Japan Rugby Rugby World Cup 2019 Tim Crow

Tim Crow: Back to The Future – How Corporate Japan Ruled The First Two Rugby World Cups

September 24, 2019

The 2019 Rugby World Cup is up and running, and naturally one of the dominant themes is Japan, as a host and as a new frontier for rugby in Asia. As a result, my mind has been taken back to the leading and largely forgotten role Japan, or rather Japanese brands, played at the outset of the Rugby World Cup.

The first Rugby World Cup, held in Australia and New Zealand in 1987, was an amateurish affair in every sense of the word. Professional rugby was still eight years away, many of the game’s powers were lukewarm about the event, and in a pre-digital media ecosystem coverage was limited.

But of the handful of companies that signed up to sponsor RWC 1987, almost all of them were Japanese brands motivated by the favourable time-zone and strong TV coverage of the tournament in Japan. One, KDD, paid more than the others and effectively became the tournament’s title sponsor.

Today, it’s established practice for rights holders to sell their event sponsorships well in advance

And in the next tournament, held in the UK in 1991, another Japanese brand was to repeat the trick and write one of the key chapters in the modern sports marketing playbook.

The early 90s were evolutionary times for sports marketing. Although the industry was growing fast, the supply of opportunities was still limited, rights holders were old-school and commercially under-skilled (not least in rugby), and among brands, sports marketing was very much a minority activity.

The result of all that was that many of the operating principles we take for granted today just didn’t apply ahead of RWC 1991. And the biggest difference was how the tournament’s event and broadcast sponsorships were sold.

Today, it’s established practice for rights holders to sell their event sponsorships well in advance, and give their major sponsors a contractual first option to buy sponsorship of the event’s TV coverage. World Rugby been exemplary in this respect, and as a result one of the Worldwide Partners, Land Rover, has exercised their contractual option to become a co-sponsor of ITV’s Rugby World Cup coverage in the UK. All very orderly.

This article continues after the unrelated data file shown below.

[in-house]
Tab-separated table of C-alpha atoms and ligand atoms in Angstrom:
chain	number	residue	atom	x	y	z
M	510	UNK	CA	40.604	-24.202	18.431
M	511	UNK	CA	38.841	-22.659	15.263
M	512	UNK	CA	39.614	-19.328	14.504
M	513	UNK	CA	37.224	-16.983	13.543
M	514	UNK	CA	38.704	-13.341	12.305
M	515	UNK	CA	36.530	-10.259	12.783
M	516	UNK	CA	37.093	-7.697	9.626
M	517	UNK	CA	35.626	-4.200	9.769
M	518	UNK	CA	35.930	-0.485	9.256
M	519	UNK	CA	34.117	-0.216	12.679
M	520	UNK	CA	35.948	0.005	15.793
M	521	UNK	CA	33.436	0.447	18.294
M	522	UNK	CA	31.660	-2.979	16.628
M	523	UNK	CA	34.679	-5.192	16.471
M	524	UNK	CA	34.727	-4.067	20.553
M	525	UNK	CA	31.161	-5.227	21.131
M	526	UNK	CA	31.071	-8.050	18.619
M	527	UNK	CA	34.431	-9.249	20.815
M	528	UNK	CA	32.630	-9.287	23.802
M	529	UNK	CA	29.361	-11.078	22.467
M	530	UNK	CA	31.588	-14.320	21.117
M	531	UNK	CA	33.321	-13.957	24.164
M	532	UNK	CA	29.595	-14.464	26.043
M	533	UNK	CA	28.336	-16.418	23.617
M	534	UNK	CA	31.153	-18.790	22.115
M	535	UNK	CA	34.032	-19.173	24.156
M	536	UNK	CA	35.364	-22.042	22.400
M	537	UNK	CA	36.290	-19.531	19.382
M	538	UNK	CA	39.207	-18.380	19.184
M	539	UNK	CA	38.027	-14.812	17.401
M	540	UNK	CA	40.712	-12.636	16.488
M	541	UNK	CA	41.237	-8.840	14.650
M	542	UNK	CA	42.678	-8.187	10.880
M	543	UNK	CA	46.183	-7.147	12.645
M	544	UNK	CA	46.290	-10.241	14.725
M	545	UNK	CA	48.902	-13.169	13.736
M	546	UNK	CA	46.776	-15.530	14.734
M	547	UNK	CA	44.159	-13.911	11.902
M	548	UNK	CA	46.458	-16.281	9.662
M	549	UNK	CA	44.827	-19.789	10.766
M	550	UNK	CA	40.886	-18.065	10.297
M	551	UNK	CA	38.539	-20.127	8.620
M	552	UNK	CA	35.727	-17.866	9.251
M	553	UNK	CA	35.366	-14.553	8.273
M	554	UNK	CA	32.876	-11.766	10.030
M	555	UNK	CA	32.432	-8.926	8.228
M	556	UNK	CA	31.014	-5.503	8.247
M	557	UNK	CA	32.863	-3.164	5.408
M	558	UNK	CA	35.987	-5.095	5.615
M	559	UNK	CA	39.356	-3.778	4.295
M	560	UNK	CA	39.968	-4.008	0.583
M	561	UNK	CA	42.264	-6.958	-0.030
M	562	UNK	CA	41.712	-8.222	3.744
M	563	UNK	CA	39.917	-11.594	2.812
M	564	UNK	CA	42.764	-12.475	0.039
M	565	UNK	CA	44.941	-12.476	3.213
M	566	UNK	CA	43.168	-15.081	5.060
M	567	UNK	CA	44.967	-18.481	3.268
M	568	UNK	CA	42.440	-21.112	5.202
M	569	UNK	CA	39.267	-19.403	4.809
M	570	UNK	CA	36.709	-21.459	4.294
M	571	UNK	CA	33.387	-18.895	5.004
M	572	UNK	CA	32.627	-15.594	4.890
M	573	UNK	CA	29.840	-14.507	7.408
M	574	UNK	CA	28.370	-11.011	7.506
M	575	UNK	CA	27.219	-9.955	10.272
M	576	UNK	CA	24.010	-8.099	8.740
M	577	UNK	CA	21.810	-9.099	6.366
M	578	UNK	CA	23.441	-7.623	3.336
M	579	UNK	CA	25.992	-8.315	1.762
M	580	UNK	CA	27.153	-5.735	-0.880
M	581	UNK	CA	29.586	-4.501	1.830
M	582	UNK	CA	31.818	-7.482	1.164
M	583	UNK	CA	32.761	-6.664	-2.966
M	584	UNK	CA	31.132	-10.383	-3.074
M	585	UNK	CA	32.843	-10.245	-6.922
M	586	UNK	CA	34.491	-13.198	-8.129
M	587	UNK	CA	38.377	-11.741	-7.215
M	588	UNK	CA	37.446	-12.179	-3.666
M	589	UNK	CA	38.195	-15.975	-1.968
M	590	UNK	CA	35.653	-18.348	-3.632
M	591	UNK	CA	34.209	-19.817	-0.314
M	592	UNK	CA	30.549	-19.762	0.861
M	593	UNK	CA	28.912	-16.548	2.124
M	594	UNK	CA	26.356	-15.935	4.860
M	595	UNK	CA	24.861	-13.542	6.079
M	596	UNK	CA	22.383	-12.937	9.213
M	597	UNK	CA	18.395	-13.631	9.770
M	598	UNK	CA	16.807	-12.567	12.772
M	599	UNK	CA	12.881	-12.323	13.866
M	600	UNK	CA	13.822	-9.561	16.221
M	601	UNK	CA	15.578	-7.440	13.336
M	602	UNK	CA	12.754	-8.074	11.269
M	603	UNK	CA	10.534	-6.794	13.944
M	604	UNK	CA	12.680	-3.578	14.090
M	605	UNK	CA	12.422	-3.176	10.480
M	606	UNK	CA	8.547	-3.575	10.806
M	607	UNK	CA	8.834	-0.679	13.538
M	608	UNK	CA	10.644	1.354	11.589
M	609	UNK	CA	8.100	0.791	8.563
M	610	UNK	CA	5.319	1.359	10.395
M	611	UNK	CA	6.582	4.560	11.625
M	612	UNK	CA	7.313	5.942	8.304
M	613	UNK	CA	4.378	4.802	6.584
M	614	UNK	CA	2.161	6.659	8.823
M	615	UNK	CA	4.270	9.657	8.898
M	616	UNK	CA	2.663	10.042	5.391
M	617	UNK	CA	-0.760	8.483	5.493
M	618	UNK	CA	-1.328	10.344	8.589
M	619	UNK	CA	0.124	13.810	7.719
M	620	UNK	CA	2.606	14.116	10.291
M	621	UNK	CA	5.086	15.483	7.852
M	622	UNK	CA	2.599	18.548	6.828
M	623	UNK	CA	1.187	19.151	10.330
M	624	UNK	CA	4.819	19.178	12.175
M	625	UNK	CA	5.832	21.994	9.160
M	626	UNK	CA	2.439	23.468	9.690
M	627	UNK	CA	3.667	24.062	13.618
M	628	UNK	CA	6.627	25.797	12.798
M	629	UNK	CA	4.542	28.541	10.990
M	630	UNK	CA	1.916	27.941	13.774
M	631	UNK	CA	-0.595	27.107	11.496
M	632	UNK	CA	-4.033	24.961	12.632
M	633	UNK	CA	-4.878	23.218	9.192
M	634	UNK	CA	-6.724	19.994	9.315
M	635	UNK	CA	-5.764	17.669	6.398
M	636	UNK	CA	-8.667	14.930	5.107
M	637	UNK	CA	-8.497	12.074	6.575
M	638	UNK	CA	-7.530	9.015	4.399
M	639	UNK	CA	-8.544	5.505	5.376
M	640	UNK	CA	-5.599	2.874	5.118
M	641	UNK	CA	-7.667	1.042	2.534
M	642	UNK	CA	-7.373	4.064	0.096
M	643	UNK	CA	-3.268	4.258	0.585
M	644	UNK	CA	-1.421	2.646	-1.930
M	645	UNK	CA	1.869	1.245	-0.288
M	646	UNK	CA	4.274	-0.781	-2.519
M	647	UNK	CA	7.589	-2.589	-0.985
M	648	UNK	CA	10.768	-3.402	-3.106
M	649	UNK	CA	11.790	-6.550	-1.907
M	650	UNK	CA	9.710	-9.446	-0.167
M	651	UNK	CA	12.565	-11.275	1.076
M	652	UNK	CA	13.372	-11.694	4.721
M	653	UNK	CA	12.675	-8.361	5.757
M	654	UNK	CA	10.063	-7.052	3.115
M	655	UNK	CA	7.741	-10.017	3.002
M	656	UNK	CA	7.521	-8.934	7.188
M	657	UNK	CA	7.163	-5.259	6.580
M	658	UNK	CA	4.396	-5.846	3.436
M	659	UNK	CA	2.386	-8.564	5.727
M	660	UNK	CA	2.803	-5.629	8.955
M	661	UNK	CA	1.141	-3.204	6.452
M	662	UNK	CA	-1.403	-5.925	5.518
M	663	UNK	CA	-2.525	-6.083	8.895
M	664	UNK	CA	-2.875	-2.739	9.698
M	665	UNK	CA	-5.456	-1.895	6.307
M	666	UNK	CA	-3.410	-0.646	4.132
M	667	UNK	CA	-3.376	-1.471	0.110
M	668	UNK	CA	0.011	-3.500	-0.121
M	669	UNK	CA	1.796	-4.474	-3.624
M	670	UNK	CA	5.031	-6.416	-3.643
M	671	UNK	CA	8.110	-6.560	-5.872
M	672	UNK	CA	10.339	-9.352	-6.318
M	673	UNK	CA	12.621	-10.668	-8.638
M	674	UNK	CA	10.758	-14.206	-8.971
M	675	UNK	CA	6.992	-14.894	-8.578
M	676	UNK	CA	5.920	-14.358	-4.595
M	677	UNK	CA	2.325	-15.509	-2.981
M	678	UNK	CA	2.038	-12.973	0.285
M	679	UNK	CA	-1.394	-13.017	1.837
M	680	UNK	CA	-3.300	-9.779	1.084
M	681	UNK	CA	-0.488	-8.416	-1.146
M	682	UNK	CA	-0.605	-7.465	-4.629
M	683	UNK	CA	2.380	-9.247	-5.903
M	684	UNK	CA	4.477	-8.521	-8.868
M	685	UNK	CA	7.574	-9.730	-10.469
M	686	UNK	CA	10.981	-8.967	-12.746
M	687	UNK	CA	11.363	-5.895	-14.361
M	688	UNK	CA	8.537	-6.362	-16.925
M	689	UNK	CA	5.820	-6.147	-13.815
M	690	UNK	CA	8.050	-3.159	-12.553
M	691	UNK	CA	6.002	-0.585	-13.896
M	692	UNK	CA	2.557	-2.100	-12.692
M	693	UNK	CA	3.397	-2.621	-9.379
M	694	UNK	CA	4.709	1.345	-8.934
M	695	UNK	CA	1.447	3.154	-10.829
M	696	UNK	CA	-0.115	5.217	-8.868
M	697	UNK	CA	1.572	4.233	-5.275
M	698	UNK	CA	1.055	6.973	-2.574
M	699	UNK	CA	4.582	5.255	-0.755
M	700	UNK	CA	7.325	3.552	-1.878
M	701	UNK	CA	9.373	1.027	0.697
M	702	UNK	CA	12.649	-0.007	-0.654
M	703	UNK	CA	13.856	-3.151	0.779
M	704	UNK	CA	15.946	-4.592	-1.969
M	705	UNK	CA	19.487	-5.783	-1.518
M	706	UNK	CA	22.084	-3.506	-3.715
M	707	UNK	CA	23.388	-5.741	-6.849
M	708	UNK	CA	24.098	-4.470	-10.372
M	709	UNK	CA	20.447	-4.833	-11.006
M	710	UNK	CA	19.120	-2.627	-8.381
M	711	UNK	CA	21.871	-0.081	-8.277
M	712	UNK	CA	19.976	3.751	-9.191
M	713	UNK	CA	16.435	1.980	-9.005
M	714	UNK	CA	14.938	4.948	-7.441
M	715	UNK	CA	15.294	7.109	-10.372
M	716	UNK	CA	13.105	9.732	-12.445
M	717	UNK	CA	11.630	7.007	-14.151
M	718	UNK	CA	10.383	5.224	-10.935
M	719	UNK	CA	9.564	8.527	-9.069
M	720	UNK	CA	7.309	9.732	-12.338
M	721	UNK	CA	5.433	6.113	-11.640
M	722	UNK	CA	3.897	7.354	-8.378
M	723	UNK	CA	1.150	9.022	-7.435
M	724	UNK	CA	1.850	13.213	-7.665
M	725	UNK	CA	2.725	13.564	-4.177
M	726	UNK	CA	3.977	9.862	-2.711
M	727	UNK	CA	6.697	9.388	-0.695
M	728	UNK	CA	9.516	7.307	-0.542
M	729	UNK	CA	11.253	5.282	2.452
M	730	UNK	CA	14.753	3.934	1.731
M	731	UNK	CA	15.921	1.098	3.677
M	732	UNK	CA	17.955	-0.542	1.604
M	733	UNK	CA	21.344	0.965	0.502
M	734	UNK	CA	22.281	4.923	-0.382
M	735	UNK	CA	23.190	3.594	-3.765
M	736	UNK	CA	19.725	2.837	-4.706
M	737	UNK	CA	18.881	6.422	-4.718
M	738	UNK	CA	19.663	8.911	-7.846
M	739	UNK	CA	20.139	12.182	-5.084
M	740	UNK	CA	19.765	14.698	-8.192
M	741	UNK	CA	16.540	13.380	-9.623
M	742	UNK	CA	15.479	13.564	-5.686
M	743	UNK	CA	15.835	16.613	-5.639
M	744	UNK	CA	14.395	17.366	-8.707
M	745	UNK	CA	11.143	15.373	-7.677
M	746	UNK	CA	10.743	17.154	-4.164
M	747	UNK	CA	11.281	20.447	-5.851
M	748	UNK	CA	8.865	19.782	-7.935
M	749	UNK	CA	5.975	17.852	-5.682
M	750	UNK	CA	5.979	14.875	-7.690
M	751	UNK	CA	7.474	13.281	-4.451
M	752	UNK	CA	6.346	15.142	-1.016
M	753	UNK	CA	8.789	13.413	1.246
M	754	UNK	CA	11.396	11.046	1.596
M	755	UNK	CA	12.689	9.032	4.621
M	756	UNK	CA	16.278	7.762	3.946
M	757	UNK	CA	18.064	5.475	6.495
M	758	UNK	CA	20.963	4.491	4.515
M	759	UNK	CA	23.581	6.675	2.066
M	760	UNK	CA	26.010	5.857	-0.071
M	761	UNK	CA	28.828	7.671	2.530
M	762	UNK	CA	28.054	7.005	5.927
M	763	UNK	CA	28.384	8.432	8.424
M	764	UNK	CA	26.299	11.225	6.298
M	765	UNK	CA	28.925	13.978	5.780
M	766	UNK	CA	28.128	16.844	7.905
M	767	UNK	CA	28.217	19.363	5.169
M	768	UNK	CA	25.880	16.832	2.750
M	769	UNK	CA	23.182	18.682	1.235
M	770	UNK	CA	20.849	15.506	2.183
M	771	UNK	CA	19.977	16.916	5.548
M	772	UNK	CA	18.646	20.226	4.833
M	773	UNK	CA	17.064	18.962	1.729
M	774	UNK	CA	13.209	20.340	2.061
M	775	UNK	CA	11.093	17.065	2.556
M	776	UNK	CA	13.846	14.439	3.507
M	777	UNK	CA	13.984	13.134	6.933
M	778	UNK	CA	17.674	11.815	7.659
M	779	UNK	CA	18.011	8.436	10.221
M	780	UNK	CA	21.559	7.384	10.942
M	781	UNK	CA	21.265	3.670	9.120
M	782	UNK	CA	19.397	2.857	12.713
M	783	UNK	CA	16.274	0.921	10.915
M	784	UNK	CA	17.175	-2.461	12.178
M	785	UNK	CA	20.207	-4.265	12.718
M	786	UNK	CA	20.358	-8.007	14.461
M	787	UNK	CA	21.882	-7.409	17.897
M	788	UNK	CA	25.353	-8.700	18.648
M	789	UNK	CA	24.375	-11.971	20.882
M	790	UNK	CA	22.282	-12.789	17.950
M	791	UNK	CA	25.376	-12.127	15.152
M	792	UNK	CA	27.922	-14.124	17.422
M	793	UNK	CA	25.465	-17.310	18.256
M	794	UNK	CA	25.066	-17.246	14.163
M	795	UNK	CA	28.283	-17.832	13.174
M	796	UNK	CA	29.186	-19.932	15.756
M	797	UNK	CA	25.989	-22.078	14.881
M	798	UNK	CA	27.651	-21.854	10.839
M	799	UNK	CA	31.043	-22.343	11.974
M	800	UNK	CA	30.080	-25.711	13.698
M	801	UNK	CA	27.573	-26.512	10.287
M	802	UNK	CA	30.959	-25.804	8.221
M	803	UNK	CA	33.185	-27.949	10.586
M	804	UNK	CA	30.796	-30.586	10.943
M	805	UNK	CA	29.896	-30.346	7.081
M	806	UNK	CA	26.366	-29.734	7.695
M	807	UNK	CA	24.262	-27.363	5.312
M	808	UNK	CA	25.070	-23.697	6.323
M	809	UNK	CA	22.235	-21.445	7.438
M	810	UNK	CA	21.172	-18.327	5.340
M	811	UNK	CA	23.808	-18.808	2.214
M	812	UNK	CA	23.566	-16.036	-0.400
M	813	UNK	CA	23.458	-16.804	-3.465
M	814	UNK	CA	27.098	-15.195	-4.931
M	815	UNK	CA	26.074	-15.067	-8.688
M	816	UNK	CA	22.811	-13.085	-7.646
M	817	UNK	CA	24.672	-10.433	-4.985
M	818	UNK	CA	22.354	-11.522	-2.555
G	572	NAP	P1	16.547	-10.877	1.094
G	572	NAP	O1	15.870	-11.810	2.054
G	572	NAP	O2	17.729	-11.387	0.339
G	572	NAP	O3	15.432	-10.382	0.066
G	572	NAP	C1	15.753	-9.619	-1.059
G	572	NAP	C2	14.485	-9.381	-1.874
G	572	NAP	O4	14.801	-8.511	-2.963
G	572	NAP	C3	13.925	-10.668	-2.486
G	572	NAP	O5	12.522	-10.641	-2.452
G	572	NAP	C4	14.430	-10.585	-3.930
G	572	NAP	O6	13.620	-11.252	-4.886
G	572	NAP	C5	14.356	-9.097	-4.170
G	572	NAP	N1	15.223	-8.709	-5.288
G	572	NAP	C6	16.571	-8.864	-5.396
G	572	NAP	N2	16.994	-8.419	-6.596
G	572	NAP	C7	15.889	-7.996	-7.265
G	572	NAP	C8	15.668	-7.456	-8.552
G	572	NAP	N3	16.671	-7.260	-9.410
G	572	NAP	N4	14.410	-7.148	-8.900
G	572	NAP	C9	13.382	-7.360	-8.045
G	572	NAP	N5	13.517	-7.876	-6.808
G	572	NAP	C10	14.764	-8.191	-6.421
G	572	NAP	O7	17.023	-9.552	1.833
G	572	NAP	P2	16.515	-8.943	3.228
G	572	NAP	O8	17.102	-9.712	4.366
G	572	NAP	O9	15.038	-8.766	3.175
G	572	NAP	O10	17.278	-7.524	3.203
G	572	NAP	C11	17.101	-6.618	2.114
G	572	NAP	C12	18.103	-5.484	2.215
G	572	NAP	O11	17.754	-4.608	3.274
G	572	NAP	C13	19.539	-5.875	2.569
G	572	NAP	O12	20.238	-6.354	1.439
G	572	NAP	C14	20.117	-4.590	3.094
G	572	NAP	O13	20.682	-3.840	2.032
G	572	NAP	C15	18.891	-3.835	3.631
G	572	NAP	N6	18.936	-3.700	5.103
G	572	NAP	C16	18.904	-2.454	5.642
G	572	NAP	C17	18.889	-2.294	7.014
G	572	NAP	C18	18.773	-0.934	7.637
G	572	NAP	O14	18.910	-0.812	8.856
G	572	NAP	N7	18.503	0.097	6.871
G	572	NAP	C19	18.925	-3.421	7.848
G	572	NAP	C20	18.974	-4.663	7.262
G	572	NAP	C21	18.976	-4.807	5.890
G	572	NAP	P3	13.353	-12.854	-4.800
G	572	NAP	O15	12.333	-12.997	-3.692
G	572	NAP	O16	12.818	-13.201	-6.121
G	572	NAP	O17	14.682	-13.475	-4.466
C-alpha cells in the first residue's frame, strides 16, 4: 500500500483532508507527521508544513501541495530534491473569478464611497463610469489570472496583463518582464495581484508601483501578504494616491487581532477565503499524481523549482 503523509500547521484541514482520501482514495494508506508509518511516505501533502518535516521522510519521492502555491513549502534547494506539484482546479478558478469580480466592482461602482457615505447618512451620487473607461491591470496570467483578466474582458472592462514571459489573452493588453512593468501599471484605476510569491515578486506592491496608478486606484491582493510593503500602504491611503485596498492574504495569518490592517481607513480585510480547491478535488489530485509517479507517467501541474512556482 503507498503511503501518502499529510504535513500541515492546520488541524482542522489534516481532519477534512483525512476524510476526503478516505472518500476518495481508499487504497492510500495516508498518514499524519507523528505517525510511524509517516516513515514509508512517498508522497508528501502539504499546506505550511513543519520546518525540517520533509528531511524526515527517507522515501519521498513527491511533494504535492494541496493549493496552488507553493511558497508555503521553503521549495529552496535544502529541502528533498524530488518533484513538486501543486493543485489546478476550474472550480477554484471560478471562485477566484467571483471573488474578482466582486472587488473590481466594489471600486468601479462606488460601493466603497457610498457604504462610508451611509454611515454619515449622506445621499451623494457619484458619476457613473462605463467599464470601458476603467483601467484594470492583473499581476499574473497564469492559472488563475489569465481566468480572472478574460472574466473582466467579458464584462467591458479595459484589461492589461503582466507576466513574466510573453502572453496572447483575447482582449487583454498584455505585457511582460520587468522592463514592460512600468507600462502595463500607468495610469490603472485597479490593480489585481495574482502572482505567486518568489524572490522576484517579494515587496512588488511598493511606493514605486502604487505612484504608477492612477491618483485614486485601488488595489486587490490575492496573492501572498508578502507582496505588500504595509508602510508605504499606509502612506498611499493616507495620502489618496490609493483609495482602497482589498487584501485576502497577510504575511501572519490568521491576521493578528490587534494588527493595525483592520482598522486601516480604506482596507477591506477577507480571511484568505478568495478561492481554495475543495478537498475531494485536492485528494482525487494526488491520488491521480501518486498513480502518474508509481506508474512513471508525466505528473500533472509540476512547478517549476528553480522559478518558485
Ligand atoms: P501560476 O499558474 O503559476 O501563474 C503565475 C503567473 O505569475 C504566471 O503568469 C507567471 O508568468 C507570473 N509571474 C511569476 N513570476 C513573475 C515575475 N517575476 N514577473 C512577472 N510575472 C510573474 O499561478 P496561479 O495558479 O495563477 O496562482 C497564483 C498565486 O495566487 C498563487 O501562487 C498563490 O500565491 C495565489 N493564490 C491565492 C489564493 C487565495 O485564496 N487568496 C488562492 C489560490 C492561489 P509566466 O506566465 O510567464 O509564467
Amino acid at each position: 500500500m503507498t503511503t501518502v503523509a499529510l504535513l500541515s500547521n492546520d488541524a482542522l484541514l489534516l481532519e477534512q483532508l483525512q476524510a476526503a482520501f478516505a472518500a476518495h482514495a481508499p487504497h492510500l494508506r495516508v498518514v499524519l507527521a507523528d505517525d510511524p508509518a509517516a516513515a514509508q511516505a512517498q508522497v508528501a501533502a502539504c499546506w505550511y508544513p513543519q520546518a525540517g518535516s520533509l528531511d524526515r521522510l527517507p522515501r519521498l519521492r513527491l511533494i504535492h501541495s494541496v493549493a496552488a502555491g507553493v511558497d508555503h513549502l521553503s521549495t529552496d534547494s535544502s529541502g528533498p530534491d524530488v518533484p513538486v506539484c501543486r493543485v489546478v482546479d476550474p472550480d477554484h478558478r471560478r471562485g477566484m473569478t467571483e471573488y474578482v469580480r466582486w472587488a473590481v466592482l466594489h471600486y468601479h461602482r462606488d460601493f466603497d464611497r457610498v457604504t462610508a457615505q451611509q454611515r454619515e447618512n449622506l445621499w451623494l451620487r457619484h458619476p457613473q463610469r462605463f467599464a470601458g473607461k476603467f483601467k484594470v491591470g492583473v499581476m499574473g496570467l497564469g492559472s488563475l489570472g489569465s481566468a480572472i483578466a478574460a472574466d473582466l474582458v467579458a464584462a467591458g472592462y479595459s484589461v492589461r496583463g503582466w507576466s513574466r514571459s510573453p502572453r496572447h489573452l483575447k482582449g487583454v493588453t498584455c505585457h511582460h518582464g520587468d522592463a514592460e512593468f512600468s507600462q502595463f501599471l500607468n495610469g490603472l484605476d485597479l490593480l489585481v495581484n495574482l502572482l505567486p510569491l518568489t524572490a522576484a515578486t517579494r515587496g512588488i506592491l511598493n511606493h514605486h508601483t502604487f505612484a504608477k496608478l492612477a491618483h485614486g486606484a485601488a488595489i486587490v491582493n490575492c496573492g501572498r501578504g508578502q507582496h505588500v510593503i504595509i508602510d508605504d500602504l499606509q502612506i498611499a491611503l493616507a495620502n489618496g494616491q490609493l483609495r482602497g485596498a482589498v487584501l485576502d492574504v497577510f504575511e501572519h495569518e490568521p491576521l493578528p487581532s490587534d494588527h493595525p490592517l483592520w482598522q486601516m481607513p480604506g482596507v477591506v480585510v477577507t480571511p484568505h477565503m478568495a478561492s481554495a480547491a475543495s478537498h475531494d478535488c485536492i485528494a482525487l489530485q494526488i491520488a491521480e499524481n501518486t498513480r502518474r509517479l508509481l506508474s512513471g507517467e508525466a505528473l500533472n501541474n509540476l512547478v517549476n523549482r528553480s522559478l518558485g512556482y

But there was nothing like that in place for RWC 1991. Back then, the ITV broadcast sponsorship was open to all from the off, and taken to market at the same time as the event sponsorships. The broadcast sponsorship sold relatively quickly, whereas most of the event sponsorships were eventually sold at the last minute. Although Heinz had come in early for £1million, the other seven RWC 1991 event sponsors signed up in the six months prior to the tournament (I happened to advise two) for around £300,000 each, including three in the last month. Compared to today, it was chaotic.

ITV knew they were certain to make a profit when Sony bought the RWC broadcast sponsorship for £2million.

The other big feature of the 1991 tournament in the UK was ITV’s coup in 1989 of winning the exclusive UK TV rights, with a bid of £3million which the BBC would not match. Great business for ITV given that the tournament was a huge TV hit – over 13 million watched the England-Australia Final on ITV – and that this success paved the way for ITV to retain the rights to the RWC to this day.

And even before the 1991 tournament started, ITV knew they were certain to make a profit when Sony bought the RWC broadcast sponsorship for £2million.

This also turned out to be very good business for Sony, as David Pearson, Sony’s UK Managing Director at the time, later recalled: ‘Various Rugby World Cup opportunities were presented to us including being one of eight sponsors of the competition itself. However, what I felt was of much more interest was the opportunity to become the unique sponsor of the ITV broadcast rights. I decided to only sponsor the broadcasting and leave the event sponsorship to others. I believed that far more people would watch the matches on TV than in the stadia and I did not like the idea of sharing sponsorship with seven other parties. So it proved. The majority of people believed that Sony had actually been the event sponsor, giving rise to allegations by some of the official event sponsors that Sony had ambushed the competition. But that was false. We had chosen legitimately from the choices put to us.’

Spot on. Sony did nothing wrong. They took a brave decision on a new tournament and, in the UK, a new advertising format – paying, let’s not forget, far more than any of the event sponsors – and reaped the rewards of bravery and innovation.

And of course, what they also did was to demonstrate that broadcast sponsorship needed to be integrated with the event sponsorship offer, as it is now for the Rugby World Cup and all other major sporting events.

Here’s to the innovators!

Japan Rugby Rugby World Cup 2019 Tim Crow